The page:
Judge orders public release of what Michael Flynn said in call to Russian ambassadorThe Washington Post, Carol D. Leonnig, and Rosalind S. Helderman, Thursday, 16 May 2019: “A federal judge on Thursday ordered that prosecutors make public a transcript of a phone call that former national security adviser Michael Flynn tried hard to hide with a lie: his conversation with a Russian ambassador in late 2016. U.S. District Judge Emmet G. Sullivan in Washington ordered the government also to provide a public transcript of a November 2017 voice mail involving Flynn. In that sensitive call, President Trump’s attorney left a message for Flynn’s attorney reminding him of the president’s fondness for Flynn at a time when Flynn was considering cooperating with federal investigators. The transcripts, which the judge ordered be posted on a court website by May 31, would reveal conversations at the center of two major avenues of special counsel Robert S. Mueller III’s investigation into Russian interference in the 2016 election. So far they have been disclosed to the public only in fragments in court filings and the Mueller report.”

Mueller Testimony to Congress Is Stalled by Executive-Privilege ClaimThe Wall Street Journal, Sadie Gurman, Dustin Volz, and Aruna Viswanatha, Thursday, 16 May 2019: “Special Counsel Robert Mueller’s appearance before a House panel has been stalled partly due to discussions on whether the White House’s assertion of executive privilege would limit his testimony, according to people familiar with the matter. The House Judiciary Committee and Mr. Mueller’s team have been in negotiations for days about the contours of the special counsel’s eagerly-awaited testimony about his 448-page report on Russian interference in the 2016 election and episodes in which President Trump allegedly sought to influence the investigation.”

House Intelligence Committee Chair Adam Schiff promises to enforce subpoena for Mueller reportThe Washington Post, Colby Itkowitz and Karoun Demirjian, Thursday, 16 May 2019: “House Intelligence Committee Chairman Adam B. Schiff said Thursday his committee will meet next week to discuss holding Attorney General William P. Barr in contempt for ignoring the committee’s subpoena of the unredacted special counsel report and related documents. He also sent Barr a letter letting him know that the Justice Department’s refusal to adhere to the subpoena ‘leaves the Committee no choice but to initiate action next week to enforce the subpoena.'”

Attorney General William Barr Says He Isn’t Blocking Mueller’s Testimony to CongressThe Wall Street Journal, Sadie Gurman, Thursday, 16 May 2019: “Attorney General William Barr denied he is standing in the way of special counsel Robert Mueller’s testimony before Congress, after the chairman of the House panel seeking his appearance accused the Justice Department of being unwilling to set a date.”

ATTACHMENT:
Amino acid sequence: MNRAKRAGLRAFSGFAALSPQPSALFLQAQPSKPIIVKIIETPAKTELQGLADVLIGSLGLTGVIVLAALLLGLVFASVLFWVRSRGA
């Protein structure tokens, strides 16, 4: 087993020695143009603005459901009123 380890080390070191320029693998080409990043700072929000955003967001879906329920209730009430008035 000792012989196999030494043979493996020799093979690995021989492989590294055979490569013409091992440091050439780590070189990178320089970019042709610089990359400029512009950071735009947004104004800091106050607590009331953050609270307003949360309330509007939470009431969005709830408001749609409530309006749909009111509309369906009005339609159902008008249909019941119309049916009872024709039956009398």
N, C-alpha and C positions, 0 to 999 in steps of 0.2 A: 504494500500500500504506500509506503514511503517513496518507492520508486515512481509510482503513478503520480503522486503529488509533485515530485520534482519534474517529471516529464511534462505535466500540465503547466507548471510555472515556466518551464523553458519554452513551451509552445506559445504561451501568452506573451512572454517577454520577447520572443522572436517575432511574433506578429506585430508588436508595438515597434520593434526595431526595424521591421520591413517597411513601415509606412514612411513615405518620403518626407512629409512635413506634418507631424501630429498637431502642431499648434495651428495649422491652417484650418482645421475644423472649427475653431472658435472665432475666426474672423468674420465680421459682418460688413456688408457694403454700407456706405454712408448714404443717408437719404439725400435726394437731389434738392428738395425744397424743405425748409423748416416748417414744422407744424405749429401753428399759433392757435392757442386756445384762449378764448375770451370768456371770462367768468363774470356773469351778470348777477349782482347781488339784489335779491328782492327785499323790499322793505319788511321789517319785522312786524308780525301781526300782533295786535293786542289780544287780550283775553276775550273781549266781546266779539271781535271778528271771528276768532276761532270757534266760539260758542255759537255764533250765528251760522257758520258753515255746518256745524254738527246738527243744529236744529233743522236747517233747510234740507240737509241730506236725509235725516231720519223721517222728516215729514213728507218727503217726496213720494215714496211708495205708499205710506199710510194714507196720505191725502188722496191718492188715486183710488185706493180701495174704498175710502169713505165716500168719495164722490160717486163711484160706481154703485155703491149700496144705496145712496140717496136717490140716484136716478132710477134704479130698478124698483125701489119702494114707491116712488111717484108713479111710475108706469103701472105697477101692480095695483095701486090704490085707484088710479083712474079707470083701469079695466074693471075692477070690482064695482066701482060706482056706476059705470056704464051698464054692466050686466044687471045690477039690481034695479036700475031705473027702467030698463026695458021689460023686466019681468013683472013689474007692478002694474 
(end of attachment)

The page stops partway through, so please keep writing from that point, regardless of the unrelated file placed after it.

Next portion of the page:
House Passes Legislation Aiming to Shore Up Health Law and Lower Drug CostsThe New York Times, Abby Goodnough, Thursday, 16 May 2019: “The House on Thursday passed a suite of health care bills that tied shoring up the Affordable Care Act to lowering drug prices, as Democrats tried to hold Republicans to their campaign promises to secure coverage for pre-existing medical conditions and rein in the cost of prescription medicine. But Democratic leaders appeared to be focused less on the substance of the measures than on their likely demise in the Republican-controlled Senate.” See also, House passes legislation to strengthen the Affordable Care Act and to boost generic drugsThe Washington Post, Amy Goldstein, Thursday, 16 May 2019.

Mark Morgan, Trump’s choice for Director of Immigration and Customs Enforcement (ICE), says he can tell which migrant children will become gang members by looking into their eyesPolitico, Ted Hesson, Thursday, 16 May 2019: “Mark Morgan, the White House choice to lead Immigration and Customs Enforcement, said during a Fox News interview earlier this year that he can judge the likelihood that an unaccompanied minor will become a gang member by looking into that child’s eyes. ‘I’ve been to detention facilities where I’ve walked up to these individuals that are so-called minors, 17 or under,’ Morgan said on ‘Tucker Carlson Tonight’ in January. ‘I’ve looked at them and I’ve looked at their eyes, Tucker — and I’ve said that is a soon-to-be MS-13 gang member. It’s unequivocal.'”

Senate confirms Wendy Vitter as federal judge, despite Democrats’ objections over her opposition to abortionThe Washington Post, Colby Itkowitz, Thursday, 16 May 2019: “The Senate on Thursday confirmed Wendy Vitter’s appointment to the federal bench, as Republicans overcame strong opposition from Democrats who criticized the nominee’s stand against abortion. Sen. Susan Collins (Maine) was the only Republican to join Democrats and independents in opposing Vitter’s nomination, in the 52-to-45 vote…. Vitter stands as the 107th judge confirmed since Trump took office in January 2017, as he and McConnell have pushed to remake the courts, installing conservatives who will serve for years. Under Trump, the Republican-led Senate has confirmed two Supreme Court justices, 40 circuit court judges and 65 district court judges. Vitter drew ire from Democrats after a judicial watchdog group found statements she had made against abortion that were not included in the extensive background disclosure forms she was required to provide to the Senate.”

Trump judicial nominees decline to endorse Brown v. Board under Senate questioningThe Washington Post, Laura Meckler and Robert Barnes, Thursday, 16 May 2019: “For months, a Democratic senator has been asking Trump judicial nominees what appears to be a straightforward question: Was Brown v. Board of Education, the landmark decision that ended legalized school segregation, properly decided? Legal scholars across the ideological spectrum say the answer is clearly yes. Still, more than two dozen nominees have declined to answer the question at a time when many schools remain segregated by race.”